A mounting unit 35 as seen in FIG. 2 is carried on the projecting ends 28 of each of the torque tubes 19 adjacent the outside wall of the side rails 18. The mounting unit 35 serves to mount the drive means therein as will become more apparent. Each mounting unit 35 includes an annular transfer disc 36 defining an inside opening 38 to receive the projecting end 28 of the torque tube 19 therein and is attached to the projecting end 28 of the torque tube 19 by welding. An access opening 39 is provided in the transfer disc 36 adjacent the inside opening 38 in registration with the access cutout 27 in the side rail 18 as will become more apparent. Each of the transfer discs 36 is also welded to the outside wall of the side rails 18 so as to fixedly attach the disc 36 to both the torque tube 19 and the side rail 18. It will be noted that the transfer disc is tangent to the top of the side rail 18 and projects below the bottom of the side rail 18. A spacer ring 40 having an annular side wall 41 with an inside diameter substantially equal to the outside diameter of the transfer disc 36 is welded to the outer peripheral edge of the transfer disc 36 and extends outwardly therefrom concentrically about the drive axis SD. A plurality of inwardly projecting support blocks 42 are attached to the inside of side wall 41 and circumferentially spaced thereabout and also attached to the transfer disc 36. An outwardly extending threaded stud 44 is provided on the outer face 45 of each of the blocks 42. The faces 45 of the blocks 42 lie in a plane substantially normal to the drive axis Ad and spaced just outwardly of the outer edge 46 of the spacer ring 40. A disc-shaped motor mount 48 having a diameter substantially equal to the diameter of the transfer disc 36 is positioned on the threaded studs 44 through lug holes through the motor mount 48. The lug holes are arranged so that the motor mount 48 is concentrically located with respect to the drive axis AD and a drive axle opening 50 is centrally located in the motor mount 48 as will become more apparent. A second inner series of motor mount holes are provided about the opening 50 to mount the drive means 15 on the motor mount 48 as will become more apparent.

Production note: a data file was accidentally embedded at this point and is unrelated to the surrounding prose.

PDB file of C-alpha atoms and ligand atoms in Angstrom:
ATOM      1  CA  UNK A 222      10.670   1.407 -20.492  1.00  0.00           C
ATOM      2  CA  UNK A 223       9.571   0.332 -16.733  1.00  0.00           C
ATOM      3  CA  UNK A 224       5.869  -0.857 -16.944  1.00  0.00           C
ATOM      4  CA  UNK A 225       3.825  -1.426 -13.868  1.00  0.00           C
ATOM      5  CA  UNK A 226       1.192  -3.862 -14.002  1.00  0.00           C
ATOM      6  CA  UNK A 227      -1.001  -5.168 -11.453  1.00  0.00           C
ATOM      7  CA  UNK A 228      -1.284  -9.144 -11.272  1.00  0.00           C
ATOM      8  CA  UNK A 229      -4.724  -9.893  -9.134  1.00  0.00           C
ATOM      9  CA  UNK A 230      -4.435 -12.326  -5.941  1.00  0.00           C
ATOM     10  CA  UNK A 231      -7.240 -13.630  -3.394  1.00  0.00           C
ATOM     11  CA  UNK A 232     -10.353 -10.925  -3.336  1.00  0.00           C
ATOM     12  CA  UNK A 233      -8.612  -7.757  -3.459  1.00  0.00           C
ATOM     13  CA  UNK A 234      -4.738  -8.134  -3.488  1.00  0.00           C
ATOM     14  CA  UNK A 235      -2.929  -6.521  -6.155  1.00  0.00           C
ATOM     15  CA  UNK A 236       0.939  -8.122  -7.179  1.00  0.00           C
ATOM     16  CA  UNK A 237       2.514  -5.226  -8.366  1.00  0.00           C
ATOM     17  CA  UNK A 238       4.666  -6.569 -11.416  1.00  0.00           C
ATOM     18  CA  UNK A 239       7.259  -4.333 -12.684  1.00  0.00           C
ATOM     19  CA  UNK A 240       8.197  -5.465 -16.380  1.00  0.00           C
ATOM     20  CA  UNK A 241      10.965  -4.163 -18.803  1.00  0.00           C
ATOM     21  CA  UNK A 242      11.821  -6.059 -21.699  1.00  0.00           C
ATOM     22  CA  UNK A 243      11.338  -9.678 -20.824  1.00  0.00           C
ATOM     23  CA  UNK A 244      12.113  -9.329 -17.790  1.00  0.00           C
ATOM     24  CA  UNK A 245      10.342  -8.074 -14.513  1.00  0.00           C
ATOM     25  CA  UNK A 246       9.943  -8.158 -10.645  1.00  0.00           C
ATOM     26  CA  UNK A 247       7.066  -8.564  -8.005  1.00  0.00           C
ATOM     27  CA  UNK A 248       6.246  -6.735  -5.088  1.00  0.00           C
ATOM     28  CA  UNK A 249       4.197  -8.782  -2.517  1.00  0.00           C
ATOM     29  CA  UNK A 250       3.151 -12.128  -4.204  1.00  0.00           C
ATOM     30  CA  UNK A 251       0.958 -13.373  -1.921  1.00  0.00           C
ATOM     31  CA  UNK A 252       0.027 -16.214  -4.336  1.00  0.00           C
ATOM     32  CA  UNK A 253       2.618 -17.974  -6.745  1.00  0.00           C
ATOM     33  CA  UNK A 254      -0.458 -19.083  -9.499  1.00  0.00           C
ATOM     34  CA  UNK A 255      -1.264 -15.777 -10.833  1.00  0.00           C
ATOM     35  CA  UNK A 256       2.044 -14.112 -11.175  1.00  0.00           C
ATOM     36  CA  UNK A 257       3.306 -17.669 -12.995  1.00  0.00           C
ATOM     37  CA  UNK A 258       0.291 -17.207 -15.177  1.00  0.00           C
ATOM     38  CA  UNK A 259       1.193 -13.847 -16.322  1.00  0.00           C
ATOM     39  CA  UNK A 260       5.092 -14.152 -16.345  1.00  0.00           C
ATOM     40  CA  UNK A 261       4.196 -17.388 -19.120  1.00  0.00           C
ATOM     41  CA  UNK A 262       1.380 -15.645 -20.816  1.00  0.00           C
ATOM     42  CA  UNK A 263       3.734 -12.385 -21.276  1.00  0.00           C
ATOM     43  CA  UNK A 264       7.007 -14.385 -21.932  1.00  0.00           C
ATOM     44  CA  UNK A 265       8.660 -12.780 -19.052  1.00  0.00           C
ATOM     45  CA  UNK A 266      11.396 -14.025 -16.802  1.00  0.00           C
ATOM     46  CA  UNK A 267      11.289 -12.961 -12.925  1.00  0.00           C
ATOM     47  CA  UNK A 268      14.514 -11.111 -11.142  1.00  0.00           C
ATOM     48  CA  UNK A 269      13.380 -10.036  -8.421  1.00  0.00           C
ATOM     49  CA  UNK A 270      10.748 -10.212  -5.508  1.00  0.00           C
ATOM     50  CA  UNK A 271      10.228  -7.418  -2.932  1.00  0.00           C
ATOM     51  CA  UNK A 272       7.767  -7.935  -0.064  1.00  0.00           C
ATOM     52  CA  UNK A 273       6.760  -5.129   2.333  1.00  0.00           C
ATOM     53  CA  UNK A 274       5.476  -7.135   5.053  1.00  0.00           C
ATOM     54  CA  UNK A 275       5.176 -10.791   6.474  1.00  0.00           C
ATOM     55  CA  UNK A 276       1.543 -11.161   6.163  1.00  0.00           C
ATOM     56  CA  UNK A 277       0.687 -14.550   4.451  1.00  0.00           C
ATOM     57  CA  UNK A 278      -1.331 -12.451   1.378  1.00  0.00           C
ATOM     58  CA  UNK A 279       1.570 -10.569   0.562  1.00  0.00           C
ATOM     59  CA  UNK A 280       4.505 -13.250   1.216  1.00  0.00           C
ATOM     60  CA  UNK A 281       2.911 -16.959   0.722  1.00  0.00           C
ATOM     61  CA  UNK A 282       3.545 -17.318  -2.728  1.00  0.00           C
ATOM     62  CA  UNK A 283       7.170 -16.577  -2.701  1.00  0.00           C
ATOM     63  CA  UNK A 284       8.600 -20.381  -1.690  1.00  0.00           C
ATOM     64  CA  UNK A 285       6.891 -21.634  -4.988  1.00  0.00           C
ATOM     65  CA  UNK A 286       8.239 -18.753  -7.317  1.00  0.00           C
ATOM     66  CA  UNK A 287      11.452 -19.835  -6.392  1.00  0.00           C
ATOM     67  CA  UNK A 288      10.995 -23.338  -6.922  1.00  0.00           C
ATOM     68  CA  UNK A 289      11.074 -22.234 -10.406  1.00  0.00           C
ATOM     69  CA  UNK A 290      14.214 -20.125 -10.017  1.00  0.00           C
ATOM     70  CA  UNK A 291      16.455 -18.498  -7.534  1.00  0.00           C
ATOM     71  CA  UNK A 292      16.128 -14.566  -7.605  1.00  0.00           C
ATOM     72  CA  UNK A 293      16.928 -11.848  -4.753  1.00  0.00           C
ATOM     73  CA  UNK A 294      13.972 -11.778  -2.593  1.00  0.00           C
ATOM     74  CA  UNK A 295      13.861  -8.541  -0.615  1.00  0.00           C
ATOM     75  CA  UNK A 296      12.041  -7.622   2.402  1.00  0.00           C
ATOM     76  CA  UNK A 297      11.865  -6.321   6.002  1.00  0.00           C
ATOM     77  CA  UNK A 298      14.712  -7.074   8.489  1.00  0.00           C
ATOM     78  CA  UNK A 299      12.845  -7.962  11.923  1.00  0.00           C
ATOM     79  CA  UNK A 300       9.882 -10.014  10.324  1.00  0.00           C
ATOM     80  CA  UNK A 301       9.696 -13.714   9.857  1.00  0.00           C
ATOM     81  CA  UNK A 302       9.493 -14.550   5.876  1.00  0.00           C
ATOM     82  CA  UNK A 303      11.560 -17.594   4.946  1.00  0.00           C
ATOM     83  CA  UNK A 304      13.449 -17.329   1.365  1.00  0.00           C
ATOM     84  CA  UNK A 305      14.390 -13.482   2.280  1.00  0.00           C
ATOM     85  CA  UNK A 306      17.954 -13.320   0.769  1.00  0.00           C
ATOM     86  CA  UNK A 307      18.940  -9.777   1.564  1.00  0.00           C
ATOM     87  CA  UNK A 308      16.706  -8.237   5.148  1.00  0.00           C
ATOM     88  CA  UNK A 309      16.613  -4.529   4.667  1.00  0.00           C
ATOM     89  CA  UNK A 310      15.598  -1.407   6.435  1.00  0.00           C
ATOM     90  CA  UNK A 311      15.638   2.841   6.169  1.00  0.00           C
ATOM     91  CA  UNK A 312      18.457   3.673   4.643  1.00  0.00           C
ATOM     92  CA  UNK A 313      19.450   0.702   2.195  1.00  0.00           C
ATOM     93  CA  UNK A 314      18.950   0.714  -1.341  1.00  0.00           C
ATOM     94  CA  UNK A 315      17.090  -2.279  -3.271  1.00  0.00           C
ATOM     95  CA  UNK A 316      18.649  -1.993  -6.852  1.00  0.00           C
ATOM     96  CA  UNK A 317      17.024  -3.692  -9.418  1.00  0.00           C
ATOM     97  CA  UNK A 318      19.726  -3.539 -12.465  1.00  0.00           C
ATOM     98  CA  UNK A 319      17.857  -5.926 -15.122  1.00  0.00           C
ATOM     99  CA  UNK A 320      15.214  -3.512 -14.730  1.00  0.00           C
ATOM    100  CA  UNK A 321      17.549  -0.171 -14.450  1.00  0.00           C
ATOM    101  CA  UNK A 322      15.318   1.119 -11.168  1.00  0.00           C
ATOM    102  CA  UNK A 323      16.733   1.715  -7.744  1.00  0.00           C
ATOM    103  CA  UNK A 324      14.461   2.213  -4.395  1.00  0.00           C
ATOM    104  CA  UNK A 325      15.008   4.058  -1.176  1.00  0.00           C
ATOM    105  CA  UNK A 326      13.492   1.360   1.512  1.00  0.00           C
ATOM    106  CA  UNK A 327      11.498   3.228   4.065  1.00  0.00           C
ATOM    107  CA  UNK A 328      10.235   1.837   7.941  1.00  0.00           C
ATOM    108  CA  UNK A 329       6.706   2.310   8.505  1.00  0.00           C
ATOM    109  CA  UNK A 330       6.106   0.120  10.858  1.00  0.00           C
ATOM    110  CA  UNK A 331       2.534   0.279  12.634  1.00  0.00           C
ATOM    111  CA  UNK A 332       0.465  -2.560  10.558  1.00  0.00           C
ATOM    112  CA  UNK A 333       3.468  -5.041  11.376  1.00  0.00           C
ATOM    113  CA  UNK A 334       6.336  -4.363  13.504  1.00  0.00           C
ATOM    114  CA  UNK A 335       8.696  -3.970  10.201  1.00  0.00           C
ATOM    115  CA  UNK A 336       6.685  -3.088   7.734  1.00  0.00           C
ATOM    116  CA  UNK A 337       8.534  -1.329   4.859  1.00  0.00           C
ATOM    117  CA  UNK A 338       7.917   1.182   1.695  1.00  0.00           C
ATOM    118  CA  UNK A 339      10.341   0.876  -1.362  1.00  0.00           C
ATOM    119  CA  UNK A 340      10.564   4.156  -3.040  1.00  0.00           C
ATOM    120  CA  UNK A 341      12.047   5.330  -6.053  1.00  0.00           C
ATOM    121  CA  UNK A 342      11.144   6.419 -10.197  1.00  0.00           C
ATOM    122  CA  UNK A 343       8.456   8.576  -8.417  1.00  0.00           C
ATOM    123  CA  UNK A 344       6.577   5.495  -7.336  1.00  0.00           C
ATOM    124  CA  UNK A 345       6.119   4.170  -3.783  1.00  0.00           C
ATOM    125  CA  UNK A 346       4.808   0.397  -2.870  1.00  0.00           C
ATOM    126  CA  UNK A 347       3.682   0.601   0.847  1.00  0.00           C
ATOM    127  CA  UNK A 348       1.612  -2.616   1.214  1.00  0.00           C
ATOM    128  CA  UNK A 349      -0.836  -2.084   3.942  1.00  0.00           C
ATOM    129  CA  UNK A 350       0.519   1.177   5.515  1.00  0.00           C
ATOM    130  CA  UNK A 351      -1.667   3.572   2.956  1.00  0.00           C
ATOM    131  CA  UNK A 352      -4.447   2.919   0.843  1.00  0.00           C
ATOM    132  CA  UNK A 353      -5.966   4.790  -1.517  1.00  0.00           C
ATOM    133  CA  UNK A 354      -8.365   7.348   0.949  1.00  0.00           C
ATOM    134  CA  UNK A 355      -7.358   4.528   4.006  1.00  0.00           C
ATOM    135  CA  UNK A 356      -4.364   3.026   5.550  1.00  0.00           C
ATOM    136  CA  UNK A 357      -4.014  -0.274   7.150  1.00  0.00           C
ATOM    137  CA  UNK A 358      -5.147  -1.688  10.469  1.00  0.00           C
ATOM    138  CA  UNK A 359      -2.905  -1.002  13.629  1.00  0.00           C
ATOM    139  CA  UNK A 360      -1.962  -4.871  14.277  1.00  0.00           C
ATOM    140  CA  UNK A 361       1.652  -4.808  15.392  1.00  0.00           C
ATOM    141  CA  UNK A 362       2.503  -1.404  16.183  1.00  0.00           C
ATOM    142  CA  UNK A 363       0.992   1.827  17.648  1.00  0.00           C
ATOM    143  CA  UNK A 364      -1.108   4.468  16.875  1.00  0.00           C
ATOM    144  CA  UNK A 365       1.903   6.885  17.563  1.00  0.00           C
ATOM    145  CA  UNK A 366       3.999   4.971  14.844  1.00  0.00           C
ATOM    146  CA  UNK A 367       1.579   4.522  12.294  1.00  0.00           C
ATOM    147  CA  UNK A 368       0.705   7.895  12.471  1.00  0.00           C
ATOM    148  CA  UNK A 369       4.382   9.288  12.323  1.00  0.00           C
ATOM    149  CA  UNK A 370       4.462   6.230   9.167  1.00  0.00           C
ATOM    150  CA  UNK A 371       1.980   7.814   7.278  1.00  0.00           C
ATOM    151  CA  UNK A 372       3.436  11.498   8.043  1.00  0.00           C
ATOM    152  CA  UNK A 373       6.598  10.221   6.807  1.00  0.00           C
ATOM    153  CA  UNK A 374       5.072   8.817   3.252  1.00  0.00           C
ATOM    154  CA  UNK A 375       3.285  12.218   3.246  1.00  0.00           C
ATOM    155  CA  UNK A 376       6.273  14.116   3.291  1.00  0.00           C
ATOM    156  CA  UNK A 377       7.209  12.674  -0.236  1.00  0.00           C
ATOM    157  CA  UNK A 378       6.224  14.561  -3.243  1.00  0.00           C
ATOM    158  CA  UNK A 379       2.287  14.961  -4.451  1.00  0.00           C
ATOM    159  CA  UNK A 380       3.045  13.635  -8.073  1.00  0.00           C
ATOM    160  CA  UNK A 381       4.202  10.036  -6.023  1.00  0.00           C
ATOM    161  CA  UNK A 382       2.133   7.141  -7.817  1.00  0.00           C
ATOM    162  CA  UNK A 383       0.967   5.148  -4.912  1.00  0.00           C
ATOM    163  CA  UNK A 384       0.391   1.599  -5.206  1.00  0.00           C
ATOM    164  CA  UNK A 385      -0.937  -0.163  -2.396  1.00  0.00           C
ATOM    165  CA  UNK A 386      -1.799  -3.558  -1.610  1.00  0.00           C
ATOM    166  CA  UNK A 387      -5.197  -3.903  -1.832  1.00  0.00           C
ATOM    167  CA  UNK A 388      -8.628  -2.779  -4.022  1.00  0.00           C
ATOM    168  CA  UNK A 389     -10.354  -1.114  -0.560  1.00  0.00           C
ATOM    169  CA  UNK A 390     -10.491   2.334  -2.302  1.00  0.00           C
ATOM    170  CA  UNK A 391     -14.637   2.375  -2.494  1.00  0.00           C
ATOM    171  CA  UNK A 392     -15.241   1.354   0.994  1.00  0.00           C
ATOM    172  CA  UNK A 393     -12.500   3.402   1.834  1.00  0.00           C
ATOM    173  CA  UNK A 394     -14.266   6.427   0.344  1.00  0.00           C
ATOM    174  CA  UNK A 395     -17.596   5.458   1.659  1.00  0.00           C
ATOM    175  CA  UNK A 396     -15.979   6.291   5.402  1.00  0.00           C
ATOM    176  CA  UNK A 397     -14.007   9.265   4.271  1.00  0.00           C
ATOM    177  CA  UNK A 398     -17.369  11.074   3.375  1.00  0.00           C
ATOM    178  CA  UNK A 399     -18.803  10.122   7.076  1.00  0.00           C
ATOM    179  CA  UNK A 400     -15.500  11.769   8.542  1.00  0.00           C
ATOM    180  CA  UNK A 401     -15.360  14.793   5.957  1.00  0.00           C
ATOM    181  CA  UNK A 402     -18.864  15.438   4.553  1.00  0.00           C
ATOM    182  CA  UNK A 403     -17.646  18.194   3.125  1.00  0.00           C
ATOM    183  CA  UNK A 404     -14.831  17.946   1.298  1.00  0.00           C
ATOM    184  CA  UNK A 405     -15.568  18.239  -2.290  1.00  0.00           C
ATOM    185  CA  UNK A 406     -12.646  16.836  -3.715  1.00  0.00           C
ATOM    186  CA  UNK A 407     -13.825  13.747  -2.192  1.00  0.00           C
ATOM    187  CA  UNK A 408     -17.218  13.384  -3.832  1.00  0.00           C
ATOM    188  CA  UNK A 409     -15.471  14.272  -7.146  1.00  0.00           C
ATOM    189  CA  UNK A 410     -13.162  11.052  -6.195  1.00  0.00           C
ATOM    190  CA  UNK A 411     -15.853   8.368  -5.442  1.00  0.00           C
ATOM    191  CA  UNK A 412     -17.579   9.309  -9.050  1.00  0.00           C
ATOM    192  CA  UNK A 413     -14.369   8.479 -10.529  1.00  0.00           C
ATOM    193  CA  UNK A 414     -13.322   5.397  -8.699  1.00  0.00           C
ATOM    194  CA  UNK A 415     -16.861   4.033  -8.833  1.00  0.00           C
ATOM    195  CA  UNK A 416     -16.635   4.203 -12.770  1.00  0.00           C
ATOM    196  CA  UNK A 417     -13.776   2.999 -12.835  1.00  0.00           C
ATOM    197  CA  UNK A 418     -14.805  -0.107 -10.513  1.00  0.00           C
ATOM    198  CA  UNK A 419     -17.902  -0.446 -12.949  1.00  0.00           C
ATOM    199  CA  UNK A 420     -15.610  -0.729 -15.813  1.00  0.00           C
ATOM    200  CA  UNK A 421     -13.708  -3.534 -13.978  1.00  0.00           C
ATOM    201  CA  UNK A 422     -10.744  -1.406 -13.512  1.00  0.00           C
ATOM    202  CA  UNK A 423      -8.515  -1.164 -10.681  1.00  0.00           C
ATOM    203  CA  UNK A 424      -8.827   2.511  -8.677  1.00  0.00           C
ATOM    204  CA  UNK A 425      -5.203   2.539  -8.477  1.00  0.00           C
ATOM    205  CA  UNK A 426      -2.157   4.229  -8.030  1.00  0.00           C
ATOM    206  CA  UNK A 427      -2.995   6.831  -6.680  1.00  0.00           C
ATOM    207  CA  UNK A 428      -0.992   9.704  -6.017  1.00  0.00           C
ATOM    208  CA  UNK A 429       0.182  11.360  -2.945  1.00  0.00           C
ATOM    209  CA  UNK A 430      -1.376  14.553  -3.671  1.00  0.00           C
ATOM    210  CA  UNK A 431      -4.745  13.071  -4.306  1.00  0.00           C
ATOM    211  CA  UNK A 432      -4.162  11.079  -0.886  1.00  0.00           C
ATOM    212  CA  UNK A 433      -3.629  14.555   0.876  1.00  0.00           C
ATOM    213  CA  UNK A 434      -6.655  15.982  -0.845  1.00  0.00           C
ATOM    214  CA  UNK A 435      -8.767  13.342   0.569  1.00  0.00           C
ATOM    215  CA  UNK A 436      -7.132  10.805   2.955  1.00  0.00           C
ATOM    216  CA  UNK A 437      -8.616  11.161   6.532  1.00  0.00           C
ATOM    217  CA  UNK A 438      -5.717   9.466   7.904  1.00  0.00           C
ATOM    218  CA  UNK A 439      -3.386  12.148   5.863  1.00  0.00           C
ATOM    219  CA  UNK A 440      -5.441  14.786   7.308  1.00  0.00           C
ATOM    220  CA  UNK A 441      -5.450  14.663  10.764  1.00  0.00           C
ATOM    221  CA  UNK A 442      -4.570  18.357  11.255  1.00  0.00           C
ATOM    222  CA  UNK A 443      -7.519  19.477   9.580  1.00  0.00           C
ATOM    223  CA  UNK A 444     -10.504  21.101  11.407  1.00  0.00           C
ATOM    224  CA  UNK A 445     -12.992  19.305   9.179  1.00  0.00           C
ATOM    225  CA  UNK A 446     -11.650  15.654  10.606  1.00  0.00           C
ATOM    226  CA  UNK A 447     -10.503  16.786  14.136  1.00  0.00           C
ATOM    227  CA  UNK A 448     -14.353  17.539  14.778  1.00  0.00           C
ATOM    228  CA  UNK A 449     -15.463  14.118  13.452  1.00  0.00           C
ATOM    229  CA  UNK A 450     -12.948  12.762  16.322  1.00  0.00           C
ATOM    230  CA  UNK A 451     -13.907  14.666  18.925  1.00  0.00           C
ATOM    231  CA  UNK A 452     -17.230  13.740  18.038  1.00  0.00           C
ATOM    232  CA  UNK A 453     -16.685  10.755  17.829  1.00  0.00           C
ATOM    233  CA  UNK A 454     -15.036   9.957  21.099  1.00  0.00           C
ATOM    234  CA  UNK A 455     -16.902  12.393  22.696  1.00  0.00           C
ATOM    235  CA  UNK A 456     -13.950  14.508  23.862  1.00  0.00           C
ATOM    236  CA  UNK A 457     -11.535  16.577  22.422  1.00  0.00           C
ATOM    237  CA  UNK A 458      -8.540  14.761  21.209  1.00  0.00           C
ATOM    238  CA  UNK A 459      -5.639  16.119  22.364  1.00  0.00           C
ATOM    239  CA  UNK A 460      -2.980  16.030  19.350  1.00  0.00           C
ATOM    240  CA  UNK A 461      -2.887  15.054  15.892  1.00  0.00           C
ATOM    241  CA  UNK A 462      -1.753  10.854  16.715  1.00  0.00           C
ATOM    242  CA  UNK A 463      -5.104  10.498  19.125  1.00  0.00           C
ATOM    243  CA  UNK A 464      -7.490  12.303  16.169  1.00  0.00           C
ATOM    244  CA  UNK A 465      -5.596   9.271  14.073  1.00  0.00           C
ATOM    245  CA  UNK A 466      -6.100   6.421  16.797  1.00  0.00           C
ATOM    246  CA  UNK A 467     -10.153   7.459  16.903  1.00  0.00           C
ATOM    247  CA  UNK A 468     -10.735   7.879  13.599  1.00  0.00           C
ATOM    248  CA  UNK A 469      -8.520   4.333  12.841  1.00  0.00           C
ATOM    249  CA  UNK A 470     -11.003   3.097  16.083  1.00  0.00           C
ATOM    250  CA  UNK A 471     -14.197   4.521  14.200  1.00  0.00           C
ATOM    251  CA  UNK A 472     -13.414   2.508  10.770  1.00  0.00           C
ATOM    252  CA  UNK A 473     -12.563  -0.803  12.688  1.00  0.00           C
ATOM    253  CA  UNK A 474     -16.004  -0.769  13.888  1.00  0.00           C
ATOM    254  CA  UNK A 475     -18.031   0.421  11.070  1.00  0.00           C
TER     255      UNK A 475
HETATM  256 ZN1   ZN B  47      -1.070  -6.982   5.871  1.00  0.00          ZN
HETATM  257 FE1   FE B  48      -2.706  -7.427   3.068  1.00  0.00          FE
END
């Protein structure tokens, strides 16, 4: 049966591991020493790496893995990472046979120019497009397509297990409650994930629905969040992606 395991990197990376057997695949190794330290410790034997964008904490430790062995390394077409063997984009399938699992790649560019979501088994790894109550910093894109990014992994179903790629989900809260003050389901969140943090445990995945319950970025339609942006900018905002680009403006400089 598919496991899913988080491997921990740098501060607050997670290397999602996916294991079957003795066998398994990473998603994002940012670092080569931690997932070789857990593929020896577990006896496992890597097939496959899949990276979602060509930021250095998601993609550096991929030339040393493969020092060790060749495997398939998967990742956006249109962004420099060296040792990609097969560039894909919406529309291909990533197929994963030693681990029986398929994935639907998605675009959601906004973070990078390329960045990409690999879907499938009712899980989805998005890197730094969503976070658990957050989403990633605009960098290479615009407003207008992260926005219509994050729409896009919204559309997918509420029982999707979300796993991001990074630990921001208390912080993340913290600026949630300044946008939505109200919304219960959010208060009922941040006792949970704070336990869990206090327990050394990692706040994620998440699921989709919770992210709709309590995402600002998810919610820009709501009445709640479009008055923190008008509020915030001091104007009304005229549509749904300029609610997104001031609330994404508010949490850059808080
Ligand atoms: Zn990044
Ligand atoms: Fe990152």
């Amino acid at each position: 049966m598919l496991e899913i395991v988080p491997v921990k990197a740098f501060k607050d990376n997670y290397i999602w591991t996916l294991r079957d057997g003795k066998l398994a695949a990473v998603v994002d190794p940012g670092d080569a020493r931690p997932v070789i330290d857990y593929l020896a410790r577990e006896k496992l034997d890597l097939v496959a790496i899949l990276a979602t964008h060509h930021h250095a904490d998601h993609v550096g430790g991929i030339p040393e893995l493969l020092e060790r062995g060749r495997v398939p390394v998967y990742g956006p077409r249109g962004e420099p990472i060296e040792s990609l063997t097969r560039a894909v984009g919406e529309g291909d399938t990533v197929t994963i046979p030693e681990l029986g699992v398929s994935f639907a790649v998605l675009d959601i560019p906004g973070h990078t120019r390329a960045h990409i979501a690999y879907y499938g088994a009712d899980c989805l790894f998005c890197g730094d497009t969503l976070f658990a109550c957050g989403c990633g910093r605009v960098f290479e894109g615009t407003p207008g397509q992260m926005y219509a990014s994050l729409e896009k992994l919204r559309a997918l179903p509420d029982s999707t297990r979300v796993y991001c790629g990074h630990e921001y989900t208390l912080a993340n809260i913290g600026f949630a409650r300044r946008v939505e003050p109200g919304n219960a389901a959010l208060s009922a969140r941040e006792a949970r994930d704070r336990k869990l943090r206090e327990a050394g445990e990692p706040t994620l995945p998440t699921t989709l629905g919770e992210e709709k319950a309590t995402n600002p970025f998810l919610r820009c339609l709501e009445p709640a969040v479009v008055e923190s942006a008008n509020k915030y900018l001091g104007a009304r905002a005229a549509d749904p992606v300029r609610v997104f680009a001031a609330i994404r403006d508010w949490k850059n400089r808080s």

Each drive means 15 is a hydraulic drive motor 150, one drive means 15 being mounted in each of the mounting units 35 as seen in FIG. 2. The drive motors 150 are conventional fixed displacement piston motors and provided with a single output drive shaft 151 centrally extending through a mounting flange 152. The drive motors 150 also have a circular support shoulder 154 adjacent the mounting flange 152 with the drive axle opening 50 in the motor mount 48 being sized to just receive the support shoulder 154 therethrough with the mounting flange 152 lying behind the motor mount 48 about the opening 50. Threaded holes 155 are provided through the mounting flange 152 which are selectively registrable with the motor mount holes in the motor mount 48 so that support bolts 156 received through the motor mount holes threadedly engage the holes 155 to attach the motor 150 to the inside of the motor mount 48. The hyraulic ports (not shown) to the motor 50 are located within the access openings 27 and 39 and connected to the prime mover module (not shown) through flexible hoses 159 with a quick-disconnect fitting 160 as will become more apparent. Thus, it will be seen that each hydraulic motor 150 is mounted on the motor mount 48 with the drive shaft 151 projecting through the opening 50 therein so that the drive shaft 151 rotates about the drive axis AD extending through the torque tubes 19. The drive shaft 151 is provided with a threaded end 161 seen in FIG. 4 to mount the wheel and tire assembly 16 as will become more apparent. Also, it will be noted that shaft 151 is provided with a tapered support section 164 to support the wheel and tire assembly 16 thereon and a key 162 is provided at section 164 to drivingly connect the wheel and tire assembly 16 to the shaft 151 as seen in FIG. 4.